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The Idea and the Reality of Collective Security

The Idea and the Reality of Collective Security Global Governance 5 (1999), 303–332 The Idea and the Reality of Collective Security Lynn H. Miller o paraphrase T. S. Eliot, the shadow still falls between the idea and the reality of collective security today, centuries after it was framed T as an idea to create a police power for the modern system of nation- states. Collective security was occasionally raised as an ideal long before any serious effort was made toward implementing it, suggesting an unusu- ally awkward gap between the ideal and the real. Nor has that gap been ef- fectively bridged after nearly a century in which collective security has os- tensibly been in place as the chief rationale for an international police capability. From the time it was first instituted in 1919 to the present, it has been applied only very occasionally—and then, fairly crudely—even though the term has frequently been stretched to cover a multitude of ac- tions that fit badly with any sensible notion of the original idea. As a re- sult, one may feel justified to approach the history of collective security with a certain skepticism. Collective Security Defined The all-for-one-and-one-for-all idea of collective security is dazzling in its simplicity. It asserts http://www.deepdyve.com/assets/images/DeepDyve-Logo-lg.png Global Governance: A Review of Multilateralism and International Organizations Brill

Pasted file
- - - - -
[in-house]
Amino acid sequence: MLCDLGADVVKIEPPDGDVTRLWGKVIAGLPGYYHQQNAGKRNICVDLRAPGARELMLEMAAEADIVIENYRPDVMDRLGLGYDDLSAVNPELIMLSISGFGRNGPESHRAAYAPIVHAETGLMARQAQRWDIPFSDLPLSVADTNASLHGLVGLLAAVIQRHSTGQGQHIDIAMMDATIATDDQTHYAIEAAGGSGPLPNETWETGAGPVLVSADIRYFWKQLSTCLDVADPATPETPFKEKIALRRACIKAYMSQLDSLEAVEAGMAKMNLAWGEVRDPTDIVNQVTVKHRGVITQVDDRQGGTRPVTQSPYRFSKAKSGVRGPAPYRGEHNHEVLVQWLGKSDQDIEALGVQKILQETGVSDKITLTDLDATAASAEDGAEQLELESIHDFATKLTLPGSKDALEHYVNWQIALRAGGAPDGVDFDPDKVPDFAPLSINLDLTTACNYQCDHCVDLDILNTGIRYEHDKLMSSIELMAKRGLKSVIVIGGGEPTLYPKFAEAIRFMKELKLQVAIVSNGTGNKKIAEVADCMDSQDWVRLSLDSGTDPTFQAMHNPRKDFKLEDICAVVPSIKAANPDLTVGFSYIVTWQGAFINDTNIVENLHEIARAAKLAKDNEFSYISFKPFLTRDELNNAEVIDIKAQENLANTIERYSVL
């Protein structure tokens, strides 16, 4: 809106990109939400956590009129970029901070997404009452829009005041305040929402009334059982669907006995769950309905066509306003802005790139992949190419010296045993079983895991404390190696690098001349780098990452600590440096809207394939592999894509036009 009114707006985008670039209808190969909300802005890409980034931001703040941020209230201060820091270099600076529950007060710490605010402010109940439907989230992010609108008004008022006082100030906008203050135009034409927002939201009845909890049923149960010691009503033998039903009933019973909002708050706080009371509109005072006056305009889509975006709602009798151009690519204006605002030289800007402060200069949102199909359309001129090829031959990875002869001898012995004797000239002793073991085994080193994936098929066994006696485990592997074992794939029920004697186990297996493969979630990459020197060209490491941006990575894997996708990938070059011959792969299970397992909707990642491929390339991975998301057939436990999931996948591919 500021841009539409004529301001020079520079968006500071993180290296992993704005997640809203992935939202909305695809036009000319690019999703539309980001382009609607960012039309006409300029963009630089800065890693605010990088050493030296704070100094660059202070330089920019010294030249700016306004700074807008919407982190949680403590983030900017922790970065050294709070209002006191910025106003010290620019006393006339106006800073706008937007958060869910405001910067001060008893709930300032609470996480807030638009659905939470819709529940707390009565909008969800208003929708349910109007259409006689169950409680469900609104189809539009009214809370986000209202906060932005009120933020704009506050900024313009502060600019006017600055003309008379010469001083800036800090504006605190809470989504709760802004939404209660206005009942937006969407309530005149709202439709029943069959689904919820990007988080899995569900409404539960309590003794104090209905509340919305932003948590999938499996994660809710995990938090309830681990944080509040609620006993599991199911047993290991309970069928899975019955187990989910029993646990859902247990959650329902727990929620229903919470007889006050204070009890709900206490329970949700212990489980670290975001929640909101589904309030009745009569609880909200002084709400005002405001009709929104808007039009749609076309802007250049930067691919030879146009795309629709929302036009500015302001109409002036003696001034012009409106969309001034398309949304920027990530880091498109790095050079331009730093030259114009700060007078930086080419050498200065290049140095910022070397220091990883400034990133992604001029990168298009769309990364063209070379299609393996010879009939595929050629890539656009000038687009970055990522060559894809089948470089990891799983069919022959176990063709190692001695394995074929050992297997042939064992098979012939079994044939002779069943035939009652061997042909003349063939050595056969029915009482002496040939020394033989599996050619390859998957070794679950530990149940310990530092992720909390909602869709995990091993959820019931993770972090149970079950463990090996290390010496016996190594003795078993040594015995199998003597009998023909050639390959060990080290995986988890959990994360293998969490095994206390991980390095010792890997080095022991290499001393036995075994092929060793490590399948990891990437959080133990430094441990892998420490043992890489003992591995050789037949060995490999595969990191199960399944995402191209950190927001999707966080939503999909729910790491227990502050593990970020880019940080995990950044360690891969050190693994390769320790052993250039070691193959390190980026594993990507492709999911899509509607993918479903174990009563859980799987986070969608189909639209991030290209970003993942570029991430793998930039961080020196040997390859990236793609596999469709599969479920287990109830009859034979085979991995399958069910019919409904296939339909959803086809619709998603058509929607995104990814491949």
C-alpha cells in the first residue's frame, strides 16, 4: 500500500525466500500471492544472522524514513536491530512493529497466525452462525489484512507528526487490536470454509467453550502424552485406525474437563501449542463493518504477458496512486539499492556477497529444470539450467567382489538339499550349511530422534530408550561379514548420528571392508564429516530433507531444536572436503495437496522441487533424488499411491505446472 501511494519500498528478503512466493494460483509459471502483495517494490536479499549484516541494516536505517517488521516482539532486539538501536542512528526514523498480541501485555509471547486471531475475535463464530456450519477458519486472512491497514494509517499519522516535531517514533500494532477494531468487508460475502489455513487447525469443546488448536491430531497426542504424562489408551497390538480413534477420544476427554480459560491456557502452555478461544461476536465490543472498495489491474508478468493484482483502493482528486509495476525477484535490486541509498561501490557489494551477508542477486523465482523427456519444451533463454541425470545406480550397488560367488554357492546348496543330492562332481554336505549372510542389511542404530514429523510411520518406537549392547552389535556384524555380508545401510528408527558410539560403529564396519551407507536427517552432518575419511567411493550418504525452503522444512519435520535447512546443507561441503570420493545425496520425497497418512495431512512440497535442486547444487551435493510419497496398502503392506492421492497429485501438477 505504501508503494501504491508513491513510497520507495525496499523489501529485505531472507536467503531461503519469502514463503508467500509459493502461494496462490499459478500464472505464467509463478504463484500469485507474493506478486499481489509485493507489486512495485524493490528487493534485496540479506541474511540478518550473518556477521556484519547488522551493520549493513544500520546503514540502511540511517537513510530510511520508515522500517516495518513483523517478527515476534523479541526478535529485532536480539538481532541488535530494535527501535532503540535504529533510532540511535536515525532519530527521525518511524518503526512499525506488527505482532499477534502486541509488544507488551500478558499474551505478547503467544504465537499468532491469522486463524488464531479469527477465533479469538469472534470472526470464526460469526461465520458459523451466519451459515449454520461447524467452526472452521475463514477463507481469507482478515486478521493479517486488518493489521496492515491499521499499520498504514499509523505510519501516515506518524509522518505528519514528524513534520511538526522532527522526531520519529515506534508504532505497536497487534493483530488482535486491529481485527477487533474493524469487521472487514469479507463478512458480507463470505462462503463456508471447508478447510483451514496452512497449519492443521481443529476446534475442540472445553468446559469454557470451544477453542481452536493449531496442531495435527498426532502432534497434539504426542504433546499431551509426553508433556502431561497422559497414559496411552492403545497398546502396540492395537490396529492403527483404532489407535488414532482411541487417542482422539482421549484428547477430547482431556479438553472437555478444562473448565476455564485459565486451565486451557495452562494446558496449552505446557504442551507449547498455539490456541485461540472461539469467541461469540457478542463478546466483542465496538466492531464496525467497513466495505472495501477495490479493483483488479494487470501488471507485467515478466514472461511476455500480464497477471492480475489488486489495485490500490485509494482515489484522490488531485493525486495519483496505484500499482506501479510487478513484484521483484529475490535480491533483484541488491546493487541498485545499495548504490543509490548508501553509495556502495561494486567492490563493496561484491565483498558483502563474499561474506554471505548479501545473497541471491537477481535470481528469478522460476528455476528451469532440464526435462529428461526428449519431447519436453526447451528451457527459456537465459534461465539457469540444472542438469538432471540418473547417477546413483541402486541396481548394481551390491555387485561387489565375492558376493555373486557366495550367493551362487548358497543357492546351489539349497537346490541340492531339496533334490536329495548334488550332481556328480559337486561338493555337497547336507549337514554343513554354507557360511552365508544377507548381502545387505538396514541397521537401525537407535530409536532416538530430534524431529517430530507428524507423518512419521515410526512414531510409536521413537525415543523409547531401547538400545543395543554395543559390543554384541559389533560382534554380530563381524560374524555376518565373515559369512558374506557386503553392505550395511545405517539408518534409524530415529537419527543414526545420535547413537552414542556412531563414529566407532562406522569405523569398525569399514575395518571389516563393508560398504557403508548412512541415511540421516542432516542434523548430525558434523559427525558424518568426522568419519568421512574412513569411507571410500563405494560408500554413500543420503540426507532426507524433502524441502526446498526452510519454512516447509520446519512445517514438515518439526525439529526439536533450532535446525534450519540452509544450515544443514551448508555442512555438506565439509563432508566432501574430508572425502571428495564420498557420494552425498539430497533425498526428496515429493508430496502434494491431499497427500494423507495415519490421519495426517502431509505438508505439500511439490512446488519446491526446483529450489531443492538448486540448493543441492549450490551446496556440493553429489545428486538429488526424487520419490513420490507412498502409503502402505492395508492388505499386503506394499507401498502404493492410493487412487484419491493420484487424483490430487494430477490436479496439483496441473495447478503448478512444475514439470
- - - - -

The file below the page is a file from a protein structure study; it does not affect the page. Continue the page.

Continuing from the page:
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Publisher
Brill
Copyright
Copyright © Koninklijke Brill NV, Leiden, The Netherlands
ISSN
1075-2846
eISSN
1942-6720
DOI
10.1163/19426720-00503003
Publisher site
See Article on Publisher Site

Abstract

Global Governance 5 (1999), 303–332 The Idea and the Reality of Collective Security Lynn H. Miller o paraphrase T. S. Eliot, the shadow still falls between the idea and the reality of collective security today, centuries after it was framed T as an idea to create a police power for the modern system of nation- states. Collective security was occasionally raised as an ideal long before any serious effort was made toward implementing it, suggesting an unusu- ally awkward gap between the ideal and the real. Nor has that gap been ef- fectively bridged after nearly a century in which collective security has os- tensibly been in place as the chief rationale for an international police capability. From the time it was first instituted in 1919 to the present, it has been applied only very occasionally—and then, fairly crudely—even though the term has frequently been stretched to cover a multitude of ac- tions that fit badly with any sensible notion of the original idea. As a re- sult, one may feel justified to approach the history of collective security with a certain skepticism. Collective Security Defined The all-for-one-and-one-for-all idea of collective security is dazzling in its simplicity. It asserts

Journal

Global Governance: A Review of Multilateralism and International OrganizationsBrill

Published: Aug 3, 1999

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